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Originally Posted by GoldenSphinx

It's pseudo-intellectualism and polite homophobia. It's selfish straightness.


There are as many lgbt people that dislike playersexual characters as there are straight, just saying.

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Originally Posted by GoldenSphinx
The initial argument is dumb. I'm going to go ahead and translate the con argument against having NPC's available to anyone. Here goes: I'm straight and will get what I want regardless, and I'm a ittle annoyed that the character I like is available to someone else, or isn't straight like me.

There is nothing a straight person can be, think, or like a gay person couldn't. What exactly is the characterization that is so muddled because an NPC is available for everyone. Are they to declare their preferred sexual organ in conversation? What else changes about any character based on their sexuality? Are gay folks supposed to be stereotypes and have to hit all the gay flags or they're just badly drawn straight people?

This is a troll conversation. Even if we are only talking about dialogue relating to romance what would be different between gay and straight outside of pronouns. The basics: I like you. You're neat. You're hot. I want to spend time with you. I am interested in you as a person. Let's bang.

It's not: I straight like you. You're straight neat. You're gay hot. I want to spend time with lesbian you. I am interested in you as a bisexual person. Let's straight bang.

It's dumb. It's a dumb conversation. It's pseudo-intellectualism and polite homophobia. It's selfish straightness that says everything should be for me and reflect me or else there is something wrong with it.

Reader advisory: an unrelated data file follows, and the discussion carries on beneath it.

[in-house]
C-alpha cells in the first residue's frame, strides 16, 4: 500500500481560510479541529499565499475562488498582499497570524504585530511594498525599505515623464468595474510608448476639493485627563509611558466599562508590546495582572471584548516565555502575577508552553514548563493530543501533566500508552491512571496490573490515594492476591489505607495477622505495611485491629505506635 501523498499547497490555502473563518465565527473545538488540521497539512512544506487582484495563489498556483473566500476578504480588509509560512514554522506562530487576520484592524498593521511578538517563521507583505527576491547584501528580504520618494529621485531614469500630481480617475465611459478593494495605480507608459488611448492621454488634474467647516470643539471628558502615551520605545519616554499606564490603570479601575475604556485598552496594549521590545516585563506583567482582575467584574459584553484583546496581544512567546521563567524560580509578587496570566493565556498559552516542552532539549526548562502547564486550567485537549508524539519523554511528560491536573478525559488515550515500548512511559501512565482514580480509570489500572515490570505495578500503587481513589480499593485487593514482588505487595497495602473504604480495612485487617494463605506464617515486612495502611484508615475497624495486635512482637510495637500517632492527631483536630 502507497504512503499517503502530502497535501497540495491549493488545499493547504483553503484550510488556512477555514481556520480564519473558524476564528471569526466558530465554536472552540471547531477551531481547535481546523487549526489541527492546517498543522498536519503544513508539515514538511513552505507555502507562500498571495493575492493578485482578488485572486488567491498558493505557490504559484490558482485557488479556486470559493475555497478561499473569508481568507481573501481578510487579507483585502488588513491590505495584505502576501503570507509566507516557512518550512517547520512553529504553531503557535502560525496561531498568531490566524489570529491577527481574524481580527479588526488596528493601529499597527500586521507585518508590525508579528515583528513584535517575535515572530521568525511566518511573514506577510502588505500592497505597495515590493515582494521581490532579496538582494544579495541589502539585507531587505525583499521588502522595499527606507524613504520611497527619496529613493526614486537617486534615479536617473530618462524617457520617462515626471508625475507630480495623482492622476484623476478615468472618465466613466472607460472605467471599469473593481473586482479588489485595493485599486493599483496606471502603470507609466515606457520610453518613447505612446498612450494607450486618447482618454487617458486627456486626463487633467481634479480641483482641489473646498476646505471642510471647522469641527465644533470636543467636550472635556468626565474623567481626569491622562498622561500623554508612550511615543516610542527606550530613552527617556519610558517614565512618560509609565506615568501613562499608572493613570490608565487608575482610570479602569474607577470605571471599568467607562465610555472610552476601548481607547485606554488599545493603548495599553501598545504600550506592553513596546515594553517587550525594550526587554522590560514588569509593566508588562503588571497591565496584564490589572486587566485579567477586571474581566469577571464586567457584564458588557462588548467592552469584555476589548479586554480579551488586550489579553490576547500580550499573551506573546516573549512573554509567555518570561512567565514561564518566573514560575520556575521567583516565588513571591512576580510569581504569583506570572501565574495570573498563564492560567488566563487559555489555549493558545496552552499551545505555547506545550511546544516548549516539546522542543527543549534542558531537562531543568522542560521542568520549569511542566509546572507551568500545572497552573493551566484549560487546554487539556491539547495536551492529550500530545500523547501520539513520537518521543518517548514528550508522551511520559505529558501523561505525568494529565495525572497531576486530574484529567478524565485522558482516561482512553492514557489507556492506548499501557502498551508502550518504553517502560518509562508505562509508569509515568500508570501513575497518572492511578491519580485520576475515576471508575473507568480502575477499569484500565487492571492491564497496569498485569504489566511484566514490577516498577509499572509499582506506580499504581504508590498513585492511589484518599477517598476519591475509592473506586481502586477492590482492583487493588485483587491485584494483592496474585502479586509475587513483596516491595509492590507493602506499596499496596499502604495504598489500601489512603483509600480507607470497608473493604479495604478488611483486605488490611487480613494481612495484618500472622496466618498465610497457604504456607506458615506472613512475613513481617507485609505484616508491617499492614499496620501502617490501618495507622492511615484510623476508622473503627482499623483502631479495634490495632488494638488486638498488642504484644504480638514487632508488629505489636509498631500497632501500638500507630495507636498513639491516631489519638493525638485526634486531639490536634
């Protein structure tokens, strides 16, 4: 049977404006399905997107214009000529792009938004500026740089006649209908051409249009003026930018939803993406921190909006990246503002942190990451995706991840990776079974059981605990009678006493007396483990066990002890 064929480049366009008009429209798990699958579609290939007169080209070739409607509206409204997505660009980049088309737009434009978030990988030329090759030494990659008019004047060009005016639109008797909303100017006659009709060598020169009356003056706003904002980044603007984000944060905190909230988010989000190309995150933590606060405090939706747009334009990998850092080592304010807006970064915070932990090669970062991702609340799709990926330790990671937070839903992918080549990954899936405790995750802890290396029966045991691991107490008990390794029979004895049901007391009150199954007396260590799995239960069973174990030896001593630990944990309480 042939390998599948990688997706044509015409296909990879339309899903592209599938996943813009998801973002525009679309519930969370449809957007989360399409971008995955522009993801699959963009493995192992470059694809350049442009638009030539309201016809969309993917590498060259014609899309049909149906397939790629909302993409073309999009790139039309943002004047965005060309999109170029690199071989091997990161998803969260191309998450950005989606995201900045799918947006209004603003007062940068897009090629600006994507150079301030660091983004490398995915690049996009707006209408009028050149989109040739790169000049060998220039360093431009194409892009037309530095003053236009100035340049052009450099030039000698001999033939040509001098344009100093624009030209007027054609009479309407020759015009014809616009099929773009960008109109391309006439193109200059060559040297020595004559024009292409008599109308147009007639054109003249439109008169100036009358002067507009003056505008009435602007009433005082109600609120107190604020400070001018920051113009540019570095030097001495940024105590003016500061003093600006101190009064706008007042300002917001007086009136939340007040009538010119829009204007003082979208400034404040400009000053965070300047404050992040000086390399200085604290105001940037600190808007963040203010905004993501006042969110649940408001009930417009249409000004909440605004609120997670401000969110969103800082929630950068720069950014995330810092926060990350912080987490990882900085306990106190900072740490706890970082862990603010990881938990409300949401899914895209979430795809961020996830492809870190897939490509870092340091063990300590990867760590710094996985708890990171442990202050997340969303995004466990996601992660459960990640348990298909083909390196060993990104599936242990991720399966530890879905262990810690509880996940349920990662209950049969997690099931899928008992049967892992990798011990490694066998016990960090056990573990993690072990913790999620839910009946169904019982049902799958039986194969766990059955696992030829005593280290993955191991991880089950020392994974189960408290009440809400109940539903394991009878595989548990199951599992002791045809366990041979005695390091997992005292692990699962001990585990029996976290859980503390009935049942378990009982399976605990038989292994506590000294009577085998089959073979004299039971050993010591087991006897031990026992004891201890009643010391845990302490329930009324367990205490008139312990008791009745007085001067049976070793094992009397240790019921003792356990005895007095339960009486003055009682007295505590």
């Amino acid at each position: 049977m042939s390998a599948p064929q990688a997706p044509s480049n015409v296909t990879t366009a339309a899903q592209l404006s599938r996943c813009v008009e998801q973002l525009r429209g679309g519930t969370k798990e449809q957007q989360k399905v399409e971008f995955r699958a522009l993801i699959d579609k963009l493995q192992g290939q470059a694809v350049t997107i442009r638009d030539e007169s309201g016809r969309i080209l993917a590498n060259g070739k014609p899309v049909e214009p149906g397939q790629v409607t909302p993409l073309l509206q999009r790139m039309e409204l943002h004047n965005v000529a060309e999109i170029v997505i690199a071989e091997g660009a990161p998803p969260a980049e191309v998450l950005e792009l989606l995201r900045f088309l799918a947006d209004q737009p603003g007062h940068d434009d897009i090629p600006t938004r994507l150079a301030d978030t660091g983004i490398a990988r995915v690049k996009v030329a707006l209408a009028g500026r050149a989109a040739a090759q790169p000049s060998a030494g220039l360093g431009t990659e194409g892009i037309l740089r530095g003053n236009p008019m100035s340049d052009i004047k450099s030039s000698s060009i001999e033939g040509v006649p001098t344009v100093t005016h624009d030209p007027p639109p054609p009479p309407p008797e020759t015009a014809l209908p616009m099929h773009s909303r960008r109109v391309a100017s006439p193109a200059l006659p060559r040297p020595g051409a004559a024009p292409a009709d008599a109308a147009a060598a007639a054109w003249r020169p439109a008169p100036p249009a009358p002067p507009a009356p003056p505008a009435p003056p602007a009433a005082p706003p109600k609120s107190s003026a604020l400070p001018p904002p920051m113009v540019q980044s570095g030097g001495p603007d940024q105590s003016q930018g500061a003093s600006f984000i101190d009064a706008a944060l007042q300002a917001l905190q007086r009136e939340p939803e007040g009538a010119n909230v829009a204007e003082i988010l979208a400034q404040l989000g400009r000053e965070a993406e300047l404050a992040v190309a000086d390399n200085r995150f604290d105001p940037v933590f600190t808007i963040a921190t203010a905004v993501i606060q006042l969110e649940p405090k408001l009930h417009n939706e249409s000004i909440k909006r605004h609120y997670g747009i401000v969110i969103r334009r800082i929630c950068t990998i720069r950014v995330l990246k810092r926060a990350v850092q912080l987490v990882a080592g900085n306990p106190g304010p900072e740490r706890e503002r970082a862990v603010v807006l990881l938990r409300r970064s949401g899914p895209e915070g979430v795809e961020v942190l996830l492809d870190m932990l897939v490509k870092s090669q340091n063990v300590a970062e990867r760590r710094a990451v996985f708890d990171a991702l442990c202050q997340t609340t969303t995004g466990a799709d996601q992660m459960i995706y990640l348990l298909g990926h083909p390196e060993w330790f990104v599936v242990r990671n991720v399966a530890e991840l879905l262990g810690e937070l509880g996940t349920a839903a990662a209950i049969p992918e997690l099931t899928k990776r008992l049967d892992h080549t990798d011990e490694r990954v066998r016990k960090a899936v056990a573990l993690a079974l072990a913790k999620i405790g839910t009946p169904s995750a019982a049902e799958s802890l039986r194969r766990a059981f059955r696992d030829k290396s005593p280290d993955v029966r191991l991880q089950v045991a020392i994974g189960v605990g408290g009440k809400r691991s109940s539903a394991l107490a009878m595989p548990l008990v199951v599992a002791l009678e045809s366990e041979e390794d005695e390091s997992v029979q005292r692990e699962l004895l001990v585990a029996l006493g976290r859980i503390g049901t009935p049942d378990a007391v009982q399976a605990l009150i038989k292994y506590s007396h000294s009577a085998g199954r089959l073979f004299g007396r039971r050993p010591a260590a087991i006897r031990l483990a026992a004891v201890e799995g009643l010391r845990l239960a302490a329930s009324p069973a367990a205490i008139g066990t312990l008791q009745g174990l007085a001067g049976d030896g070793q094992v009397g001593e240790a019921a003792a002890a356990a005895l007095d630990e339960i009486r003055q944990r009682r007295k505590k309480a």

I'm interested, do you think there's no difference between a game like what we've seen of Baldur's Gate 3 and a game like Dragon Age Inquisition? In this regard I mean. You also seem to conflate gender and sexuality, I play these games for as long as they have something to show me and that includes all of the above, as it were.

You're the first person to ever call me a troll....Thanks?

Last edited by Sozz; 21/11/20 02:57 AM.
Sozz #737250 21/11/20 02:53 AM
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Originally Posted by GoldenSphinx
The initial argument is dumb. I'm going to go ahead and translate the con argument against having NPC's available to anyone. Here goes: I'm straight and will get what I want regardless, and I'm a ittle annoyed that the character I like is available to someone else, or isn't straight like me.

Non-herosexual NPCs can and do include NPCs that are:
-straight and not available to my gay/lesbian character
-gay/lesbian and not available to my straight character
It doesn't have to be all "me me me." I want Alistair/Cullen/Solas to be straight, even if this prevents me from romancing them, because it defines them more as people. They have specific wants/desires/preferences, same as many people in real life.
I like that Sera is only romanceable by a female inquisitor for the same reason (again, even though this prevents my Male inquisitor from romancing her)